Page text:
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Short term complications of PID include:

  • abscess formation in fallopian tube, ovary or in the pelvic cavity
  • generalised peritonitis - in case of pelvic abscess
  • Fitz-Hugh-Curtis syndrome - a right upper quadrant pain associated with peri-hepatitis seen in around 10-20% of patients with PID

Long term complications

  • recurrent disease - repeated episodes of PID are common, probably because of impaired local host defences
  • chronic pelvic pain - this is a common sequelae to PID and may indicate structural damage to the fallopian tubes following resolution of the disease, or an erroneous diagnosis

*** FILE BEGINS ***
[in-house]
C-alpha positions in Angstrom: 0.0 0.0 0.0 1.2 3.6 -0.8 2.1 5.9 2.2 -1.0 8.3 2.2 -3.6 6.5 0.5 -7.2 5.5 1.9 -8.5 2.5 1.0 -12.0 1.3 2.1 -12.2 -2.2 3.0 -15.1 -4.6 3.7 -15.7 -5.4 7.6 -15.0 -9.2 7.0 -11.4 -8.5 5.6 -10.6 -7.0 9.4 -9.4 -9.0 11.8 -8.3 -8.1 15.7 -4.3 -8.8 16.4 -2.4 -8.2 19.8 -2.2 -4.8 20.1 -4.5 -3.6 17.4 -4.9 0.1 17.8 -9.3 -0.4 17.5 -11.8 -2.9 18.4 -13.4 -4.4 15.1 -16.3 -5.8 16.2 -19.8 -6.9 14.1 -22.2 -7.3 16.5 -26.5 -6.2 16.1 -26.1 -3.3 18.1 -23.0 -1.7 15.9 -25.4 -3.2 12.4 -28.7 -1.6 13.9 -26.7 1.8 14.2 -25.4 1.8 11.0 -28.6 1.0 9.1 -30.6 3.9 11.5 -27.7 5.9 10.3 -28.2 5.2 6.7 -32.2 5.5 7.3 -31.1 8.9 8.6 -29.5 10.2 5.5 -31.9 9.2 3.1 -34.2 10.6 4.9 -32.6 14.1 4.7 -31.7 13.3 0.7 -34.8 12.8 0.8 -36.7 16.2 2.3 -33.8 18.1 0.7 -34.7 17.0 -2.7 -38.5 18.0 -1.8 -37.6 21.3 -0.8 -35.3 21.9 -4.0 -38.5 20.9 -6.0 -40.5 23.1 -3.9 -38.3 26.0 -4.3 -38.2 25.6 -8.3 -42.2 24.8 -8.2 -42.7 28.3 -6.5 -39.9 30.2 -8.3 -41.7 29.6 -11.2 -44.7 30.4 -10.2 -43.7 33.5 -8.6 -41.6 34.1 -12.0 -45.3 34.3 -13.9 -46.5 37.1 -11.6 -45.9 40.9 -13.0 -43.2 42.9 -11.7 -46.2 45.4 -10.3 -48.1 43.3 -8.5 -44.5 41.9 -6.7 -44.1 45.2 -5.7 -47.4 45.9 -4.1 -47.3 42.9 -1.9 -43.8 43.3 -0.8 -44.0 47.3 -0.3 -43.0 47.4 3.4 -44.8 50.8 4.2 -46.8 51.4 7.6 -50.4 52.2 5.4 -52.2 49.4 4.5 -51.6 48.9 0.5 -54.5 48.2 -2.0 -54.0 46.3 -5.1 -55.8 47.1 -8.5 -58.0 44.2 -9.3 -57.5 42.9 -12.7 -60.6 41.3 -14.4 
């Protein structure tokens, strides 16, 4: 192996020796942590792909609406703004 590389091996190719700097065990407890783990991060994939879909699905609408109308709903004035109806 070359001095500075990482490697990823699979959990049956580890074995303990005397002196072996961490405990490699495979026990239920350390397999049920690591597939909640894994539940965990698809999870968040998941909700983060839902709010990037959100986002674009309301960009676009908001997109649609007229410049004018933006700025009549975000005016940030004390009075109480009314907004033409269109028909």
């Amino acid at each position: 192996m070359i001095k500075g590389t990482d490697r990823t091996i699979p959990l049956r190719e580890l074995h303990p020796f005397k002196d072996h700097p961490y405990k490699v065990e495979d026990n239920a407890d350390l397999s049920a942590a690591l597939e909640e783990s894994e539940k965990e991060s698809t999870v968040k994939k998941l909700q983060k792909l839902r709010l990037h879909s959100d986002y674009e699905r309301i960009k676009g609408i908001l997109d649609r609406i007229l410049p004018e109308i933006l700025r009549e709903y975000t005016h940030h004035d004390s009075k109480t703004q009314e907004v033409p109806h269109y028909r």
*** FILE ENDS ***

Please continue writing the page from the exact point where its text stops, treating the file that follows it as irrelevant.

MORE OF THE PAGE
• ectopic pregnancy - eight times more likely for a subsequent pregnancy to be ectopic
  • infertility due to tubal occlusion: - single episode - 12.8% risk - three or more episodes - 75 % risk
  • adhesions of the surrounding organs

Up to 70% of women investigated for infertility due to tubal occlusion demonstrate serum antibodies to C. trachomatis compared to 25% of those infertile for other reasons; 30-80% of those infertile from tubal blockage have no history of clinical disease.

Overall, 25% of women who experience a single episode of PID suffer subsequent pain, infertility or ectopic pregnancy.


1. Bartlett EC et al. Pelvic inflammatory disease. BMJ. 2013 May 23;346:f3189. doi: 10.1136/bmj.f3189.

2. Curry A et al. Pelvic Inflammatory Disease: Diagnosis, Management, and Prevention. Am Fam Physician. 2019 Sep 15;100(6):357-364.

3. British Association for Sexual Health and HIV. UK national guideline for the management of pelvic inflammatory disease. Jan 2019 [internet publication]

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